Quoted in article on Vacation Disasters, by journalist, Kathy Buckworth


Family Vacation Disasters


By Kathy Buckworth

Tales of good vacations gone bad, and how to prevent disasters from happening during your vacation

“My car went for a swim tonight. Goodbye stroller, golf clubs, baby car seat.” While this email might seem funny now, when Ted Hastings sent it, direct from his holidays in the heartland of Ontario cottage country, it was anything but humourous.

As Hastings explains, the weekend getaway wasn’t the stuff of dreams to begin with. “I wasn’t much for vacations of any sort with a young colicky daughter and both my wife and myself having busy careers.  The lure of dragging our daughter to cottage country near the peak of the heavy bug season provided limited appeal but it did give us a good excuse to test out our two week old Audi A6 starting the trek from Waterloo.”   Unfortunately, the long drive – and even the colic – would turn out to be the least of their worries, in the end. “My wife’s last words to me as I parked the car in what appeared to be a reasonable place were, “are you sure we should park this close to the lake?” Precipitous words indeed as the frantic knock on the door in the middle of the night would prove. A kindly neighbour had been awoken by his dog, who was understandably reacting to the unexpected sight, even to a dog, of a car floating by.  The fact that the car alarm was going off was also a factor for the night-time disturbance. While Hastings reassured his neighbour there was no one in the car, the fact that the Audi hadn’t in fact developed the skill to swim was not good news.  “Eventually divers and a crane were able to locate and remove the car from the lake bottom and the Audi dealership had itself another sale of a new A6.”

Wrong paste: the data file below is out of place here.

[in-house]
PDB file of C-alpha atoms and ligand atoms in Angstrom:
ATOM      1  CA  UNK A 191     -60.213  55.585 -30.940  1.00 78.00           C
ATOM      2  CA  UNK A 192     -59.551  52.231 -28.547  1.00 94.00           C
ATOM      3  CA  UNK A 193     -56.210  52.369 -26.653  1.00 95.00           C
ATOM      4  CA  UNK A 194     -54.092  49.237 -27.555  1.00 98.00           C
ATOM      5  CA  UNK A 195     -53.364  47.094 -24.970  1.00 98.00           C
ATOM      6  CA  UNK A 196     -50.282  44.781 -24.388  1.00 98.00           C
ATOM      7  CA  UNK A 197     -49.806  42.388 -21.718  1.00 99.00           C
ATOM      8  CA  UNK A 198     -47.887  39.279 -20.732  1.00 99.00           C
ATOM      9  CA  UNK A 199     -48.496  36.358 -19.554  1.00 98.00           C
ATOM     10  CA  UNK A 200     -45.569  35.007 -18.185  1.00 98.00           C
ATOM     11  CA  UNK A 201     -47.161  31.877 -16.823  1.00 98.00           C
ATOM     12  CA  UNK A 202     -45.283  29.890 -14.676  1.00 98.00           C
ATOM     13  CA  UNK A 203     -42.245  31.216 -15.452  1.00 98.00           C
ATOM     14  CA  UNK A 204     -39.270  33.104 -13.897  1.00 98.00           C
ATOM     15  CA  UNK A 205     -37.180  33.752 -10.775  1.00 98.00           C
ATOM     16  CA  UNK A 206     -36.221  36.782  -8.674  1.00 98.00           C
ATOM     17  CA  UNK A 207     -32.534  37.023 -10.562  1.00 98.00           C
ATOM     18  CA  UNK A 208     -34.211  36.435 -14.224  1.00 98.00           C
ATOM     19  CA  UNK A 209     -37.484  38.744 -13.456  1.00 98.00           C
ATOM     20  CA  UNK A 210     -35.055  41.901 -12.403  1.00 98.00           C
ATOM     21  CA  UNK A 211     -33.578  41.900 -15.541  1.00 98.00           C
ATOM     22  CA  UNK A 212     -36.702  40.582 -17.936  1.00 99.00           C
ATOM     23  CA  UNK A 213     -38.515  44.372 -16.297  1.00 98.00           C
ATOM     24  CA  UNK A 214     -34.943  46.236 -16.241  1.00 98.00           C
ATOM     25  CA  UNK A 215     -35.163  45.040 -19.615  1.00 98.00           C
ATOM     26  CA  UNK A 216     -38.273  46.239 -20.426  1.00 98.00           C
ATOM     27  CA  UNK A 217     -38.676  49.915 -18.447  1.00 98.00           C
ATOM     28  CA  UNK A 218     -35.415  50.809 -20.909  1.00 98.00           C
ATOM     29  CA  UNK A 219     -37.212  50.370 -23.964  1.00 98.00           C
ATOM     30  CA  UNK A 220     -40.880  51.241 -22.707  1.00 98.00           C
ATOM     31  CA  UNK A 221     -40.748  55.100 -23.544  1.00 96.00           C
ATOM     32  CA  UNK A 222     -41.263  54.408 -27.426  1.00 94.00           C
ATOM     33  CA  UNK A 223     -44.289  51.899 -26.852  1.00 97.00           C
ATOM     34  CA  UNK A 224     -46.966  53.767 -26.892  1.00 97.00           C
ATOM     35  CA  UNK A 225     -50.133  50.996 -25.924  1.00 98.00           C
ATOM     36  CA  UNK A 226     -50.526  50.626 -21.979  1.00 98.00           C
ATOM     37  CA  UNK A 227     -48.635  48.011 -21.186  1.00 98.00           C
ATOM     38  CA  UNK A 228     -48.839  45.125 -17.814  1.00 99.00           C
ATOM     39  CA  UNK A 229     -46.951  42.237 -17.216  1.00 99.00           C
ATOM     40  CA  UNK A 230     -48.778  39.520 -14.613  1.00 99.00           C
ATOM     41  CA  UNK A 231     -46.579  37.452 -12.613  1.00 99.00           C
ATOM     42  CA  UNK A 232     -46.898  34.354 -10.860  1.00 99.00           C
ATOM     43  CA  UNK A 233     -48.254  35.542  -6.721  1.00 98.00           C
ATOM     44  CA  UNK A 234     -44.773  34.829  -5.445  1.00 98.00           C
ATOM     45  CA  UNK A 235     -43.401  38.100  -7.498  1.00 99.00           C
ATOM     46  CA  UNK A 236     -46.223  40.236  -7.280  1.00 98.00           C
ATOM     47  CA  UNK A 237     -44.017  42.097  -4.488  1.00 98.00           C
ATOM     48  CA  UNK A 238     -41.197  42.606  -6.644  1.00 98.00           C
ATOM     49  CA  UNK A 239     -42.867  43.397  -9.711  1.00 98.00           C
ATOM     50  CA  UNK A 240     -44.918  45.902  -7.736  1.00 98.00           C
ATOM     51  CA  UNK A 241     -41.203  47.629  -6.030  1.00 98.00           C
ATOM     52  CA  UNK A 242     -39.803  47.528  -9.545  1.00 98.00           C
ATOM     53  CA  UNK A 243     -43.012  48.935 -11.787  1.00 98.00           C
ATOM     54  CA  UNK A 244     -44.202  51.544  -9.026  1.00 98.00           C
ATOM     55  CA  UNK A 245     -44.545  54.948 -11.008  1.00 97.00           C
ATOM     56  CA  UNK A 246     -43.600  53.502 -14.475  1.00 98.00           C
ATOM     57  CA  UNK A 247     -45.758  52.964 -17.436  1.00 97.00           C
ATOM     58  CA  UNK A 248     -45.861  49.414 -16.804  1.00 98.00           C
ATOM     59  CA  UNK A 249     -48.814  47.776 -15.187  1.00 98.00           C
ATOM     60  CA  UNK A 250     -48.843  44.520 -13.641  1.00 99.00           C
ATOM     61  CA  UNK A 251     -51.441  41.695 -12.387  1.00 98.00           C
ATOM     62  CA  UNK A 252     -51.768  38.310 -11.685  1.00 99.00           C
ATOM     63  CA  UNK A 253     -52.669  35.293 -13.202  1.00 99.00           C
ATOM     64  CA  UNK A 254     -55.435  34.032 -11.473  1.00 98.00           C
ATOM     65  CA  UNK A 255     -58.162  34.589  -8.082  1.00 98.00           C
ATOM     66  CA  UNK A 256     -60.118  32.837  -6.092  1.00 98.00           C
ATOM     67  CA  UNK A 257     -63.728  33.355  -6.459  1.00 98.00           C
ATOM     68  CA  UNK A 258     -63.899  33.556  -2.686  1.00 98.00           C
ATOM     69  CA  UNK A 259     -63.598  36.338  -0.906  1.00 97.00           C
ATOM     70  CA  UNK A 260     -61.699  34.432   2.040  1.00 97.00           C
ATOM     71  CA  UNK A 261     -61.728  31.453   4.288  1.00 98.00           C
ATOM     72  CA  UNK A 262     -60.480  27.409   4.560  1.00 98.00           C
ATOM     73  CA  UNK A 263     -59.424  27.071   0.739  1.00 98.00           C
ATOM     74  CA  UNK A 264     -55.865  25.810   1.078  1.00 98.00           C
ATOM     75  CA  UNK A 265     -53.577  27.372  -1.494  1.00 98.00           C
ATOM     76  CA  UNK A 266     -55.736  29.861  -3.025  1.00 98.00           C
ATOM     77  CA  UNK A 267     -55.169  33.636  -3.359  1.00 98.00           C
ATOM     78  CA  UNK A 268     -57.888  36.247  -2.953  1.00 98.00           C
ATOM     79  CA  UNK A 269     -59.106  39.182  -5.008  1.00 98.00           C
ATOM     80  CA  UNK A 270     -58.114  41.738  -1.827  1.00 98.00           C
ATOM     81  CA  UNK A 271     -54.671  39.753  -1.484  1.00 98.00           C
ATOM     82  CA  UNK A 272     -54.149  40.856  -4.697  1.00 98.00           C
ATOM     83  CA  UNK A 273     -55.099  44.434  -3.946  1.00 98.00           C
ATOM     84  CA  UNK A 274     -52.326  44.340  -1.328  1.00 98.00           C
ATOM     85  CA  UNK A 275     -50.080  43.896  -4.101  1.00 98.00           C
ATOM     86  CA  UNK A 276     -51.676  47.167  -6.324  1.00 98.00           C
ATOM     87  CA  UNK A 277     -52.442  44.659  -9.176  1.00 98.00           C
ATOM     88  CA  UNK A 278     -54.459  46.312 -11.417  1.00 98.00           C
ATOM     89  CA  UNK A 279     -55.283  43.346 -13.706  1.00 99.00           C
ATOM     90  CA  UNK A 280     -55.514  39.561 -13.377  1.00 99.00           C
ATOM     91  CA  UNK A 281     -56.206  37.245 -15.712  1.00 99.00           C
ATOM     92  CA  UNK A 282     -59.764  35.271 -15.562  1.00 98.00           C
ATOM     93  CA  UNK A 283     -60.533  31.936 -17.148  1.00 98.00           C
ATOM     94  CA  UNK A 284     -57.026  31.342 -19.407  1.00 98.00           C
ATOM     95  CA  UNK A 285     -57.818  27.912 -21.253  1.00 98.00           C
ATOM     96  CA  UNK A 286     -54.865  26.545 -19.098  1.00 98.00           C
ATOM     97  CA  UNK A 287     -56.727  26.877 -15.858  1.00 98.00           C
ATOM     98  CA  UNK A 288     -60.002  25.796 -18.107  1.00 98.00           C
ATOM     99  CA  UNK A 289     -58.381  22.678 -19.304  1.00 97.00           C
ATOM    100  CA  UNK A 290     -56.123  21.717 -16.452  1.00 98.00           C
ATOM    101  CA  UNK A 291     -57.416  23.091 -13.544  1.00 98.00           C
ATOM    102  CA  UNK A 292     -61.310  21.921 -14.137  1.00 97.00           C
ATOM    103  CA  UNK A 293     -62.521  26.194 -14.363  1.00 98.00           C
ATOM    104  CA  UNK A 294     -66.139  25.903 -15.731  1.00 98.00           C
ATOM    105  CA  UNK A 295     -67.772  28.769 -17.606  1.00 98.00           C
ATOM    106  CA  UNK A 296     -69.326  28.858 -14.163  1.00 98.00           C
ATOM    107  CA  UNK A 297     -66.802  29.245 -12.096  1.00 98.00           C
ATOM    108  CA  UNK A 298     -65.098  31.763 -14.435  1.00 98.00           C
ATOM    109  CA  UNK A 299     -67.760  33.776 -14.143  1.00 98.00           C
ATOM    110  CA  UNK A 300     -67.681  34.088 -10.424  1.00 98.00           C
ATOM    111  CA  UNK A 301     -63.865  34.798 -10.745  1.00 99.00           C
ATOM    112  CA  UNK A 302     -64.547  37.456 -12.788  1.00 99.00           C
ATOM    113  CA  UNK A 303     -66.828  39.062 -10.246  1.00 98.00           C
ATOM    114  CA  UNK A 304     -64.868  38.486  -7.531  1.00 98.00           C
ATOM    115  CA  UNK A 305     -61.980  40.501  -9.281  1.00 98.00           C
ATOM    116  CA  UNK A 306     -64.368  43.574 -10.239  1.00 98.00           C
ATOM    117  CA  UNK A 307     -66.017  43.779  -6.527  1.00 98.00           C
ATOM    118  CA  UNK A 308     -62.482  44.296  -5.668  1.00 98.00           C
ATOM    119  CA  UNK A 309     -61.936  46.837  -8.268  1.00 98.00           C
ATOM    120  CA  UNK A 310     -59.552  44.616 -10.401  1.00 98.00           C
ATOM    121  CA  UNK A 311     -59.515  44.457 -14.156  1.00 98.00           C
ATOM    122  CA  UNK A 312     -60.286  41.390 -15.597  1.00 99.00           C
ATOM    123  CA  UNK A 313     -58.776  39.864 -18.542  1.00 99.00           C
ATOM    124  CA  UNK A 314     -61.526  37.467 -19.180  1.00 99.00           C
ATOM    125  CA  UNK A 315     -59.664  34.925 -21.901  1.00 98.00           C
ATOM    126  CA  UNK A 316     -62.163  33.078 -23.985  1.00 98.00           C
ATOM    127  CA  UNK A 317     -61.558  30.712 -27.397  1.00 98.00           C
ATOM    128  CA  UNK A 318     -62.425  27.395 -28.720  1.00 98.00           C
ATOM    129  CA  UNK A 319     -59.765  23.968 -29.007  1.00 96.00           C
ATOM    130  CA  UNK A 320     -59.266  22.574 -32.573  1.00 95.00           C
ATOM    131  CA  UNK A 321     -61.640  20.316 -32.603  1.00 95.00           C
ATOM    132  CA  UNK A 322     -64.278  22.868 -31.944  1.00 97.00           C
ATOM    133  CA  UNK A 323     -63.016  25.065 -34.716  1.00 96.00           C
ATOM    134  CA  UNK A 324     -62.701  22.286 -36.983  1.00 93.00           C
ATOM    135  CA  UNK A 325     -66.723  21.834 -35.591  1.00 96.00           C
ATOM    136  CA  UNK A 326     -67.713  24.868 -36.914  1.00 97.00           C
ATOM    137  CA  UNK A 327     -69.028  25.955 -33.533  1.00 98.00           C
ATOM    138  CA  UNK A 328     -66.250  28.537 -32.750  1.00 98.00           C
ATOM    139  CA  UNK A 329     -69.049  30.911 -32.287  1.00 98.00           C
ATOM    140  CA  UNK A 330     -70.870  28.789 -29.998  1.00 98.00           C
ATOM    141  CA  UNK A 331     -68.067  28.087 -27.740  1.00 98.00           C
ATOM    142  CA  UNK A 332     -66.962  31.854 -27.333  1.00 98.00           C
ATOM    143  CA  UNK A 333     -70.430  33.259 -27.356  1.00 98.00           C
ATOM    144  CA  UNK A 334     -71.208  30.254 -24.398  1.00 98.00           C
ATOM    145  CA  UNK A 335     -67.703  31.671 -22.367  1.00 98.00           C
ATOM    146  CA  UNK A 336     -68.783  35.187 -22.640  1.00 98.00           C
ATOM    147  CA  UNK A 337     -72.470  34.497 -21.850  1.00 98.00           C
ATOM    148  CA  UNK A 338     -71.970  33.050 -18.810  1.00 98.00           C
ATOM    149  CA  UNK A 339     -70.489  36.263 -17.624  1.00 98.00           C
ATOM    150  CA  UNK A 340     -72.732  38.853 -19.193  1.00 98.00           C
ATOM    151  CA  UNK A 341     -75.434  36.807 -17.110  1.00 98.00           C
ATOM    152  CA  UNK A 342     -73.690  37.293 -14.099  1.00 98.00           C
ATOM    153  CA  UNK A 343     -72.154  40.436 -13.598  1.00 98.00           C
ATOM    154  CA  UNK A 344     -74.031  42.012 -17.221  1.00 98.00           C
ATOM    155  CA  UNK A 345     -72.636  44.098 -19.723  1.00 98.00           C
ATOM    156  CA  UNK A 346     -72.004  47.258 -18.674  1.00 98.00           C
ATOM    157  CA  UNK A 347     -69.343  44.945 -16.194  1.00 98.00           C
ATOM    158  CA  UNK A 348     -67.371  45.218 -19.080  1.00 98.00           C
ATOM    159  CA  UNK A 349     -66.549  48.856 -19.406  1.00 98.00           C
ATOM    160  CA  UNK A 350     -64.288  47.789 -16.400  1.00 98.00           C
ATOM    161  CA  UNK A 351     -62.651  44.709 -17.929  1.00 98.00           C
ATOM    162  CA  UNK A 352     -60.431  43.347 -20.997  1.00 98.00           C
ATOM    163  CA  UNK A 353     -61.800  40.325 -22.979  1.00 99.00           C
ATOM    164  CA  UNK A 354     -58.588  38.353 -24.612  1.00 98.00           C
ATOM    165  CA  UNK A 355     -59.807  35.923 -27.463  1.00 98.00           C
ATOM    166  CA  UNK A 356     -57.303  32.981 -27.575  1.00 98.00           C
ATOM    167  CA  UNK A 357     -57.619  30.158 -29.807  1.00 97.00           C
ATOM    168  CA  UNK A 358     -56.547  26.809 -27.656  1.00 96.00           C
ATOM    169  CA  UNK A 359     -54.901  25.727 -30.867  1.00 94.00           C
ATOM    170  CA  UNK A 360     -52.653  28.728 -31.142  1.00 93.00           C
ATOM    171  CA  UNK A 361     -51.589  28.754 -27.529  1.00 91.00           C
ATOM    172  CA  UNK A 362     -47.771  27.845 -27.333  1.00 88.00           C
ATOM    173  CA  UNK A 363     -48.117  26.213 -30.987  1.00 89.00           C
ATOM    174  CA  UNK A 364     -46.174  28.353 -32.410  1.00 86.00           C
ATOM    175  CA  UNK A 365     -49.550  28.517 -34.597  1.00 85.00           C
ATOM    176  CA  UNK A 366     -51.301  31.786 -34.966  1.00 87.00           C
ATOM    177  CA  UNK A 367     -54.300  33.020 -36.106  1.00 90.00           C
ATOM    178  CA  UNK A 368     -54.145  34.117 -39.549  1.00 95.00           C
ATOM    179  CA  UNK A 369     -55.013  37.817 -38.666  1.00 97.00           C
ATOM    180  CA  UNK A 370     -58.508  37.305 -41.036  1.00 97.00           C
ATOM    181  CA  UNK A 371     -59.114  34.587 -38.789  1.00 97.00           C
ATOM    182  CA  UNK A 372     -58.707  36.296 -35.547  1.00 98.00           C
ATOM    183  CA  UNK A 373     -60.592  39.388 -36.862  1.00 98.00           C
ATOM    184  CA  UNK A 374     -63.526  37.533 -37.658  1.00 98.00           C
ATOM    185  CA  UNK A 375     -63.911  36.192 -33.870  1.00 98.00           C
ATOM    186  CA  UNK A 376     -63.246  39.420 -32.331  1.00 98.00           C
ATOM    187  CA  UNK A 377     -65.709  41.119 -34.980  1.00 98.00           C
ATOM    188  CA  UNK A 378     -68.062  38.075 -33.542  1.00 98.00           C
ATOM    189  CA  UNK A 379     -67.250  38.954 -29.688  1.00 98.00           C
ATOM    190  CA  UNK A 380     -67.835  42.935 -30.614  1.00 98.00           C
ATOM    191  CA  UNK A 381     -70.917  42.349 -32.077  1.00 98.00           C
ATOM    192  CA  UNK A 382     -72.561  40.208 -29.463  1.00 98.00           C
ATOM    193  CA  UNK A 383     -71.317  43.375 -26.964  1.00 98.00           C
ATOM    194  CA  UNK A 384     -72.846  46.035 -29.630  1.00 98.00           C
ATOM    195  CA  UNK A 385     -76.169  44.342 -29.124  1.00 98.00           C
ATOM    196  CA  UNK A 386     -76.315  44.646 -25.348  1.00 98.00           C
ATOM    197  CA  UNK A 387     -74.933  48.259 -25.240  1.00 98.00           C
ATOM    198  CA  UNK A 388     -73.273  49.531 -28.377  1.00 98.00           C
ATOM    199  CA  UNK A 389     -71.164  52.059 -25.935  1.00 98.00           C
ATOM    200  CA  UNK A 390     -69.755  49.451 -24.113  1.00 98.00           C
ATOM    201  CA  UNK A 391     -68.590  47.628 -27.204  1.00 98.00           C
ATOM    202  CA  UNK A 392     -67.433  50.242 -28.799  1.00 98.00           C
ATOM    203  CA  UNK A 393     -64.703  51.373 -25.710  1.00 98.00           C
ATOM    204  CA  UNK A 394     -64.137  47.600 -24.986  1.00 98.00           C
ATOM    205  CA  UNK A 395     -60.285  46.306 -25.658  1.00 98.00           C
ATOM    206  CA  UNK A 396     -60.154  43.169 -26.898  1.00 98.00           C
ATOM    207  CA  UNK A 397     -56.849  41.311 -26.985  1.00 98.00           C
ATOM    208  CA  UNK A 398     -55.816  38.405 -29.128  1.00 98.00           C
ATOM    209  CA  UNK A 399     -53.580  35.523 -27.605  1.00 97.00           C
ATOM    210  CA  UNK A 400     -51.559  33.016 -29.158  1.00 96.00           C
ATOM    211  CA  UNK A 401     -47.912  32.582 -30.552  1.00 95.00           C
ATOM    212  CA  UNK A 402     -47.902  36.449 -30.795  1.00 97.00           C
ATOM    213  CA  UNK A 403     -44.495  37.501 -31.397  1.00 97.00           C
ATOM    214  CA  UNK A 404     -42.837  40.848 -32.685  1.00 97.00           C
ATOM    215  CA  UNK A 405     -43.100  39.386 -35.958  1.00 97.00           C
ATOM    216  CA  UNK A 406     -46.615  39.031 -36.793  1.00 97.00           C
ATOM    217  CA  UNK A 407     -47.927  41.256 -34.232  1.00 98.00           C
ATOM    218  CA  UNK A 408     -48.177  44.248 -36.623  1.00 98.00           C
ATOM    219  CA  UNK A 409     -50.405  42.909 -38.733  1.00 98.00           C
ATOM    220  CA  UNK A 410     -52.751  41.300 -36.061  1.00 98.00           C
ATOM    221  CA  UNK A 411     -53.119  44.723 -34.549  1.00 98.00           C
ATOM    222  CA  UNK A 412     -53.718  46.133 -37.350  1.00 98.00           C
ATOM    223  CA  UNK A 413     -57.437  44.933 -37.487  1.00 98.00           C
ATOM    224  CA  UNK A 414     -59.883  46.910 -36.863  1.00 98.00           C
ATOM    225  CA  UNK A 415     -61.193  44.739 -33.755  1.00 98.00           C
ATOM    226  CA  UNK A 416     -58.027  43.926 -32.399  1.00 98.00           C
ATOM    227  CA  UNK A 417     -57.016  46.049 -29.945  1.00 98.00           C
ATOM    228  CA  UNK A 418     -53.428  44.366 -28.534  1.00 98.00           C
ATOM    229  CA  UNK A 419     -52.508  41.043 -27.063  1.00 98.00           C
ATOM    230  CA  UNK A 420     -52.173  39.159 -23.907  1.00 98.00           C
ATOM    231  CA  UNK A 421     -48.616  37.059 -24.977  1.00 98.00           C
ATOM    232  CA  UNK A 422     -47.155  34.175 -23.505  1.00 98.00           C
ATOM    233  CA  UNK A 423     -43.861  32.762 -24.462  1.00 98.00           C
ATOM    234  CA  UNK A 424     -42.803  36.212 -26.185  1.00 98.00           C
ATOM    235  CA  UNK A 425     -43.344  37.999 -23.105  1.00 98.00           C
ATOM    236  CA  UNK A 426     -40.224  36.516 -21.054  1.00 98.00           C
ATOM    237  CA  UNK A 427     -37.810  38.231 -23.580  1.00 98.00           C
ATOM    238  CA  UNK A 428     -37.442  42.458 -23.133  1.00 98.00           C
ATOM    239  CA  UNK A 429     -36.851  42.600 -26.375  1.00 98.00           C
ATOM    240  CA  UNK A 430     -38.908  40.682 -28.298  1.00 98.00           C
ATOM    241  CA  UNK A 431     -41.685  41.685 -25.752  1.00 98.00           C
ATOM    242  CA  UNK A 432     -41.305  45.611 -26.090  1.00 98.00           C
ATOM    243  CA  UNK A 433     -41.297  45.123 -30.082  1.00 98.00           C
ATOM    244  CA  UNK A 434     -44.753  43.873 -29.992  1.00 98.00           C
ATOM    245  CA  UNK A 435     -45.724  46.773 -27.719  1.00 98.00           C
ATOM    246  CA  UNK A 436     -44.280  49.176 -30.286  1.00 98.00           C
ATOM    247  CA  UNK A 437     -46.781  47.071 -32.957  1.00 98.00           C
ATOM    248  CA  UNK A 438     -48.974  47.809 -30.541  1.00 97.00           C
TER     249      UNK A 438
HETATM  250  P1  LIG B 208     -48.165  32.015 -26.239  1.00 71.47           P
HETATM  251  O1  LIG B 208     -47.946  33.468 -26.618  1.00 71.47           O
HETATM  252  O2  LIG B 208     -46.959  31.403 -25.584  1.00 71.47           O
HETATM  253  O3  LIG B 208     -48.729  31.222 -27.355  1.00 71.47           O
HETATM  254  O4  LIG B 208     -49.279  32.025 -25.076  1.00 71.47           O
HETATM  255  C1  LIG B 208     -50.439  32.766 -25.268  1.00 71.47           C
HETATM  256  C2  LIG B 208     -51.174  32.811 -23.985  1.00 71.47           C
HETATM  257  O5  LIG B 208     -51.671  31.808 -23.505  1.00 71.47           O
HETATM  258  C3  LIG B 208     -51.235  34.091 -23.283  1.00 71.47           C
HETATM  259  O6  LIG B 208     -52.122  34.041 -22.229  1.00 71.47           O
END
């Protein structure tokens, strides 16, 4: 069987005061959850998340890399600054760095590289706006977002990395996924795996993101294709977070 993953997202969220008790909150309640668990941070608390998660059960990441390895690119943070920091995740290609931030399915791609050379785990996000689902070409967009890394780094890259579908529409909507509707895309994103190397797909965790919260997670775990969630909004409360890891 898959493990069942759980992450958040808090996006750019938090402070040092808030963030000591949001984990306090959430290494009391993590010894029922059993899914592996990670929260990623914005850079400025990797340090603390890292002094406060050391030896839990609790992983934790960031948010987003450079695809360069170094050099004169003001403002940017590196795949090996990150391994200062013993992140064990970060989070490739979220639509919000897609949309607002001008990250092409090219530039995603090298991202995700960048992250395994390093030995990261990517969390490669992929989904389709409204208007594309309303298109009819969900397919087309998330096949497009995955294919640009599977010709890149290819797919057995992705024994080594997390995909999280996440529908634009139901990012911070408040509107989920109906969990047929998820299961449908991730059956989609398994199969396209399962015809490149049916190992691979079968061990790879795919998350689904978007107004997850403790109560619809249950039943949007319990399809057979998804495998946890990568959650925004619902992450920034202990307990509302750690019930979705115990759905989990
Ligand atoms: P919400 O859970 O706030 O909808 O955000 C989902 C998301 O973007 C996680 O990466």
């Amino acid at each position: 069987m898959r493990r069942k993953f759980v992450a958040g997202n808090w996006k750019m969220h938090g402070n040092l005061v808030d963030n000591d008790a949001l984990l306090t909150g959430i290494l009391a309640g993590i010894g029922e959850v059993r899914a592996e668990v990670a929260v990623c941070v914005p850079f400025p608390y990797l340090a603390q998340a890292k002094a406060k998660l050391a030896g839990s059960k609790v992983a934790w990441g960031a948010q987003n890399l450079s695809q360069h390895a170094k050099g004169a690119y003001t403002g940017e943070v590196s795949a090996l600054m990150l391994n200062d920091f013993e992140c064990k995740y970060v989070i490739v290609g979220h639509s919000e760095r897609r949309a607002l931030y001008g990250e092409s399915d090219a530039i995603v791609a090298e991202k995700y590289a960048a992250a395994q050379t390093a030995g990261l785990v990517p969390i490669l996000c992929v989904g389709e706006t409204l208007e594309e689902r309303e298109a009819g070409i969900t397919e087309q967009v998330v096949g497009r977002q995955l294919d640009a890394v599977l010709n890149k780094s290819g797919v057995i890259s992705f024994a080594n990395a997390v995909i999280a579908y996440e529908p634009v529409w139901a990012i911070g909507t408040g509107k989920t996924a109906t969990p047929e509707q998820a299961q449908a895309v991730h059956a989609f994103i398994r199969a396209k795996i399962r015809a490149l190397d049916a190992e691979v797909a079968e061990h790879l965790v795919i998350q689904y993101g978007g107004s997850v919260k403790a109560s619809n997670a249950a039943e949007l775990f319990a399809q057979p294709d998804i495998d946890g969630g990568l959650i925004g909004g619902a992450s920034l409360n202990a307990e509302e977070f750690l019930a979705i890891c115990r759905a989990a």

Plans go awry all the time in our day-to-day lives, so it is unrealistic to expect that it won’t happen when we’re on vacation. But, just like we think the kids will somehow be perfectly behaved when we’re away from home, our expectations of relaxation and de-stressing are somewhat higher during vacation time, so any change in plans, big or small, seems even more magnified.